3. Subscapularis lies on the inside of the scapula and so is not so easy to feel, but if you lift your arm forward and poke your thumb in the flesh under the arm pit your can access it. You can feel the fibre contracting if you internally rotate your shoulder. Subscapularis internally rotates the glenohumeral Joint and together with the other rotator cuff muscles, helps to stabilize the head of the humerus in the glenoid cavity.
4. Teres Minor is a slim, narrow muscle which is involved in the external rotation of the shoulder joint. It can be felt by reaching under your arm pit and feeling the outside border of your shoulder blade. Place your fingers on the upper third of this border and then rotate your shoulder outwards and you should feel a small muscle bulking up.
These deeper muscles are layered over by larger, stronger muscles that attach directly to the acromion process. The muscles of the rotator cuff guide the actions of the arm bone itself, while other larger muscles control the actions of the shoulder as a whole, with both the arm bone and the shoulder blade functioning as one unit.
The outer layer of the shoulder muscle is formed by the deltoid, which is the largest and strongest muscle in the shoulder. This triangle shaped muscle provides the power to lift the arm once it is away from the body. The muscle fibres can be divided into three segments: the anterior, middle and posterior fibres. All three groups abduct the arm but the anterior and posterior fibres are antagonists, meaning they have opposite actions.
The anterior fibres flex and internally rotate the shoulder whereas the posterior fibres extend and externally rotate the shoulder. You can feel this muscle very easily by cupping your hand over the outside of the shoulder and moving your arm out to the side, forwards and backwards; you will feel the fibre contracting.
Raising the arm up to 60- 80° is actually the responsibility of the deltoid muscle. Then the rotator cuff and especially the supraspinatus muscle take over and raise the arm to about 100°-120°, after which the deltoid takes over again all the way to 180°.
One of the most common causes of shoulder pain is an injury to the supraspinatus muscle. This can be caused by an accident, such as falling on the affected arm, but many times it is simply through overuse or in the case of yoga, repetitive action with faulty alignment. The pain can affect your mobility to such a degree that you can have difficulty lifting the arm to get dressed or comb your hair. Some people may also feel a clicking or catching when they move their shoulder.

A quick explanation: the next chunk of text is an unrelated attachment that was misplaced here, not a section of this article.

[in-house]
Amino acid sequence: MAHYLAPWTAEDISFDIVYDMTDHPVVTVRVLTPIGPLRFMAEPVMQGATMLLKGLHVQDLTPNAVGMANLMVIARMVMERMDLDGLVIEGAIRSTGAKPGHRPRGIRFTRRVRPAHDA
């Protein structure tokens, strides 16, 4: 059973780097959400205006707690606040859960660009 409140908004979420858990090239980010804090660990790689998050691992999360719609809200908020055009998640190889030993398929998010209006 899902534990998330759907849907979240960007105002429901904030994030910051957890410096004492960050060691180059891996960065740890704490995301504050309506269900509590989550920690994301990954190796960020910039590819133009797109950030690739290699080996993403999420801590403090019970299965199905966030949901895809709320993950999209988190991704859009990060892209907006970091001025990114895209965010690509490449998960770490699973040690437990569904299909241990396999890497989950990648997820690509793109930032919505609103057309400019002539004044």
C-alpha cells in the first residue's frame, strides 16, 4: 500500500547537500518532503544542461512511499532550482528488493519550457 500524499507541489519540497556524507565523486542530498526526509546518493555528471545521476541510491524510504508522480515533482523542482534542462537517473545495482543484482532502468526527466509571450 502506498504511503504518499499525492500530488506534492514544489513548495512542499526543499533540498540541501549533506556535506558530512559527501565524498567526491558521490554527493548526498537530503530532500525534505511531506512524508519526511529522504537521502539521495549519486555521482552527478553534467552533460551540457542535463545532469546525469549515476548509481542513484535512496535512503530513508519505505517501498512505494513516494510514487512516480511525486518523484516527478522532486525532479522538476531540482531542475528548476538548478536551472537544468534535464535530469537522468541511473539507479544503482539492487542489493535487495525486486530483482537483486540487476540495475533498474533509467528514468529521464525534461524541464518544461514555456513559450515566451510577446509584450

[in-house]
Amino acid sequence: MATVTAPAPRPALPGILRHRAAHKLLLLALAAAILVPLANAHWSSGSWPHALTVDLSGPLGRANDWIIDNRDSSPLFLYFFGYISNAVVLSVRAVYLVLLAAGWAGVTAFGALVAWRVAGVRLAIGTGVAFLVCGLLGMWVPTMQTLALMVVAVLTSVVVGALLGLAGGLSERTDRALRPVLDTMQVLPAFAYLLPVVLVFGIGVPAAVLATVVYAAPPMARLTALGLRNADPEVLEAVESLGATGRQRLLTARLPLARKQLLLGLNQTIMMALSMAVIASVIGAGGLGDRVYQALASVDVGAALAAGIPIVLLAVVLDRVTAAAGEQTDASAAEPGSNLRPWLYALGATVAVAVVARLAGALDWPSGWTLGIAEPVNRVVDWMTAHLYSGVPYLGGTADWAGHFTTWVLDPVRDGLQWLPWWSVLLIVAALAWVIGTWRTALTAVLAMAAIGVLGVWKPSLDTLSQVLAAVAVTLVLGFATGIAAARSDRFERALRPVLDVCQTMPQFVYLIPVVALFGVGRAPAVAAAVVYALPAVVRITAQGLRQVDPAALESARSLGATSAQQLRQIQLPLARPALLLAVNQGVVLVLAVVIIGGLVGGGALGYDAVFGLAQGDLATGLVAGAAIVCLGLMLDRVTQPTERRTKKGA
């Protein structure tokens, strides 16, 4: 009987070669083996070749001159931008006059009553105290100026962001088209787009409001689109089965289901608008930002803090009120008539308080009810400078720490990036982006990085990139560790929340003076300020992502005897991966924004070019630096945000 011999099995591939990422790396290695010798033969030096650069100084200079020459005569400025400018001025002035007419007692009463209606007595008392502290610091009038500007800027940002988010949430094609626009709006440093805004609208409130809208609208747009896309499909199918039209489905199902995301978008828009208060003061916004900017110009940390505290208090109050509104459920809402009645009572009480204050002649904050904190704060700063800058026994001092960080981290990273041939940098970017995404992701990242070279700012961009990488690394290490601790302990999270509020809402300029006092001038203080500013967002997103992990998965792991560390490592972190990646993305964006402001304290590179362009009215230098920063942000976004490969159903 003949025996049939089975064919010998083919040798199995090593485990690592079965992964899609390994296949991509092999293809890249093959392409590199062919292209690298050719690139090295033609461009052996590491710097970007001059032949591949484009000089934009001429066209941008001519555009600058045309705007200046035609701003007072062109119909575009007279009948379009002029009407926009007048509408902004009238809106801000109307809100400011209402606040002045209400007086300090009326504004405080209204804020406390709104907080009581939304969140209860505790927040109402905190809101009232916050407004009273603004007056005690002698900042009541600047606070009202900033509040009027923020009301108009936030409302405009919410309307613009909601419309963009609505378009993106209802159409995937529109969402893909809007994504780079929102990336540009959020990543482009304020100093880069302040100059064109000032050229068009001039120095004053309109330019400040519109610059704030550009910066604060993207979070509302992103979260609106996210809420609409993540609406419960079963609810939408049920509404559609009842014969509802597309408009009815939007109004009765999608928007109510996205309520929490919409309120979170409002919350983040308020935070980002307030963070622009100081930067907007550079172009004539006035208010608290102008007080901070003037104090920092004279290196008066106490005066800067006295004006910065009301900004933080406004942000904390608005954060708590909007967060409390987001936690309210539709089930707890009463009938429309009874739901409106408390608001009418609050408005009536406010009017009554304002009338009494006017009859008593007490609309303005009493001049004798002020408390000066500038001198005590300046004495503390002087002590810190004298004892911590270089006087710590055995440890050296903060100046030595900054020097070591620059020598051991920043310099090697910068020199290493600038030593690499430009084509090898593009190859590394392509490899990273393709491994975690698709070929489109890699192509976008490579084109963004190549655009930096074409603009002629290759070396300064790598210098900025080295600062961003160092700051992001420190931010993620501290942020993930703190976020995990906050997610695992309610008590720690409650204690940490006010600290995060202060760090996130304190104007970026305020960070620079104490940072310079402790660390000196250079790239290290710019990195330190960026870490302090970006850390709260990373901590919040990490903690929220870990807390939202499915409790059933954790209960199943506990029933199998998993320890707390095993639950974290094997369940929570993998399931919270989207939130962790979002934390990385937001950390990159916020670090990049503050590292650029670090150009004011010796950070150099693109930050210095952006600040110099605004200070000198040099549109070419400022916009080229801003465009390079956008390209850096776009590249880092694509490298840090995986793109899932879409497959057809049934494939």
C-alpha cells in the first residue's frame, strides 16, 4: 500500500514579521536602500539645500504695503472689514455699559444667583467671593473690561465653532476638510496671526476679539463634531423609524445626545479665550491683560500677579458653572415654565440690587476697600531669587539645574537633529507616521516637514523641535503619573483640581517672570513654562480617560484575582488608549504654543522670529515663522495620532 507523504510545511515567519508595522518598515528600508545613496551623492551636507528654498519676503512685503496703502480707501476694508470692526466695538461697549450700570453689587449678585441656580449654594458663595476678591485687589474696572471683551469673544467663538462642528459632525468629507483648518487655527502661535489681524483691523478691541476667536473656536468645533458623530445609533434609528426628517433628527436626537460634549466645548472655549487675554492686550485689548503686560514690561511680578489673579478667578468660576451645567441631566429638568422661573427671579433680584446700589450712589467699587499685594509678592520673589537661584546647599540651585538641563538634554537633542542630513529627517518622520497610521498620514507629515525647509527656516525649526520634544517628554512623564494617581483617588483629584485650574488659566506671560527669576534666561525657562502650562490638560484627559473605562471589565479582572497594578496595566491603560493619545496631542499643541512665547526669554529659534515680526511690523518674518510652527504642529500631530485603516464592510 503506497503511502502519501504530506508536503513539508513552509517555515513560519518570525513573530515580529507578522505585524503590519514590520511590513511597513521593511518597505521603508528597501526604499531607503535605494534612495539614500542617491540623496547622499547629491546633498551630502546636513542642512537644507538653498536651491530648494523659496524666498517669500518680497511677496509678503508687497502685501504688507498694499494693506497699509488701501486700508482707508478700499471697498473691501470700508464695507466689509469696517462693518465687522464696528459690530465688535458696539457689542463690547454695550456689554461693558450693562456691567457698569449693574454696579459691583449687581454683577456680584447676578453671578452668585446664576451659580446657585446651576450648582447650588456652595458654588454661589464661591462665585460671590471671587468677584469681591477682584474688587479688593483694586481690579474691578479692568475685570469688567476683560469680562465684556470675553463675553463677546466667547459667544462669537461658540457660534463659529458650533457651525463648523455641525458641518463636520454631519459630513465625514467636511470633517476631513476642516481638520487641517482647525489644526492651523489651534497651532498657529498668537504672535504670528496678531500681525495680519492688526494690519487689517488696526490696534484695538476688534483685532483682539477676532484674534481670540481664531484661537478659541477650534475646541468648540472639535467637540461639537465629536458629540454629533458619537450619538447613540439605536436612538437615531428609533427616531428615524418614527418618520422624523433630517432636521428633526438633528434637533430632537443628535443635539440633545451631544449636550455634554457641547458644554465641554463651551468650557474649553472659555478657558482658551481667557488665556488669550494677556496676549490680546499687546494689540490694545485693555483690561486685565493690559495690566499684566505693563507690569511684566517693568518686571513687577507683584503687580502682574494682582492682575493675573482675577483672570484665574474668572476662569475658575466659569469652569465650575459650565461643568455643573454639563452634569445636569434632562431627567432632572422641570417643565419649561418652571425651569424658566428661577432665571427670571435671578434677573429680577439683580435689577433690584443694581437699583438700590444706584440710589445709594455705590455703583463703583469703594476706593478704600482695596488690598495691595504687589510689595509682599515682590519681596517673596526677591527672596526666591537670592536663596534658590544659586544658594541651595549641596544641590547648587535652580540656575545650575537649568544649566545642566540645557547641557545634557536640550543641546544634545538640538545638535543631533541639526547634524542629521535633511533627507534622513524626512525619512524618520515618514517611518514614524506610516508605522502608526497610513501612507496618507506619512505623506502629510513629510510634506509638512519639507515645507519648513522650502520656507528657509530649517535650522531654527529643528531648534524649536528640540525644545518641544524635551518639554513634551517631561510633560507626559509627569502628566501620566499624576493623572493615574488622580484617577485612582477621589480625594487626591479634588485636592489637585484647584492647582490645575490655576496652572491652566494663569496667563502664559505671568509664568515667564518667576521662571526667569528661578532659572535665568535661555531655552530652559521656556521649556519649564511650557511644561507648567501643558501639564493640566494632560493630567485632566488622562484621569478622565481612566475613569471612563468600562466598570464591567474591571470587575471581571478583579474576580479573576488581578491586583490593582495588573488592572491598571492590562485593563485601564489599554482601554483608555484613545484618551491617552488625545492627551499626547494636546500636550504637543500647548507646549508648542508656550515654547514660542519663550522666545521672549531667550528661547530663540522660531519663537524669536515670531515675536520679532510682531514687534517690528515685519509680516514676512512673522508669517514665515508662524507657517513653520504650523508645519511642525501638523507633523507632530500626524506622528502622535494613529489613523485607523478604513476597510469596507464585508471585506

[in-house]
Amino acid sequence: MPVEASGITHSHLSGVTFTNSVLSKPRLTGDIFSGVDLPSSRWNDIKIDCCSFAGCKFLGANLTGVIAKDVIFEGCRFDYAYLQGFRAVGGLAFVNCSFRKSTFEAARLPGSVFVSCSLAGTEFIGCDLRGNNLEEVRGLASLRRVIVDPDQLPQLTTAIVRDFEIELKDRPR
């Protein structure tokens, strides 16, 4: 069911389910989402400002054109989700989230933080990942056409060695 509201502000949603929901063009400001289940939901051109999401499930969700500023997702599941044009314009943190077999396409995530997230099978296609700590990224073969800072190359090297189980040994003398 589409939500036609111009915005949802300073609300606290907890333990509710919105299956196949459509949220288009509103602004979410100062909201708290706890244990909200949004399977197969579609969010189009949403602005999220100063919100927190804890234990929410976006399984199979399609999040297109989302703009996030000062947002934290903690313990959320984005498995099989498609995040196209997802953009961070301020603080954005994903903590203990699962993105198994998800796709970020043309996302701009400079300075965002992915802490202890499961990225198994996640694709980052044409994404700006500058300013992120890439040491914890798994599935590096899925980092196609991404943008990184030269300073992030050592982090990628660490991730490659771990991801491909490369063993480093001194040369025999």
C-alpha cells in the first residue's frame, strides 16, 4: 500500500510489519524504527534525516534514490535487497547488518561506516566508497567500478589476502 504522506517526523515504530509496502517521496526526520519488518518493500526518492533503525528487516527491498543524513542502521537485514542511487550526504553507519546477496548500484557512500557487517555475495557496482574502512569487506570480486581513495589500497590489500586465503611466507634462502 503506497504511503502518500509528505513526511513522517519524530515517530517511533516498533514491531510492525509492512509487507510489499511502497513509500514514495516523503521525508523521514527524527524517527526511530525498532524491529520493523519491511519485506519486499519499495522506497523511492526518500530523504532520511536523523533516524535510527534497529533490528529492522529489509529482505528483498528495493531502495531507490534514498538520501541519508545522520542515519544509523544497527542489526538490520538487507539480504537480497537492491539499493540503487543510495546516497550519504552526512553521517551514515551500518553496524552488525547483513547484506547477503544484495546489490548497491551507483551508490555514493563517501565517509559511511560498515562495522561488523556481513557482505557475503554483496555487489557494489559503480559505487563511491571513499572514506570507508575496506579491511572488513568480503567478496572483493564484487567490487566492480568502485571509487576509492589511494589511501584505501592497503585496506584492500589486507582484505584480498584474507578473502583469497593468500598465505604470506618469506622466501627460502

Triangular Forearm Support
I am repeatedly marvelled at the wisdom of the ancient yogis, to heal the body without MRI scans and sophisticated surgery. This simple exercise below, actually trains the subscapularis, (the muscle below the shoulder blade), to take over the job of the injured supraspinatus. Holding for just 30 seconds can give immediate pain relief and practicing a few times a week for 2 to 3 weeks can completely heal rotator cuff injuries.
- Interlock your hands and make an equilateral triangle with the forearms against a wall.
- Place the top of your head in the centre of the triangle.
- Walk away from wall so the torso is slanted toward wall and some weight is now on your head.
- Draw your shoulder blades back, down and apart, still pressing shoulders away from the ears with the forearms against the wall.
- Hold position for 30 seconds.
- Come away from wall, stand up straight.
- Stand up and boldly raise arms straight up.
If you suffer from rotator cuff problems, I recommend you try this practice. It is important when you raise your arms up at the end, to do so confidently and not stop at 90° waiting for it to hurt like it normally does. A high percentage of people experience immediate relief and if this is the case for you, then practicing 2 or 3 times a week for several weeks could well bring a complete recovery.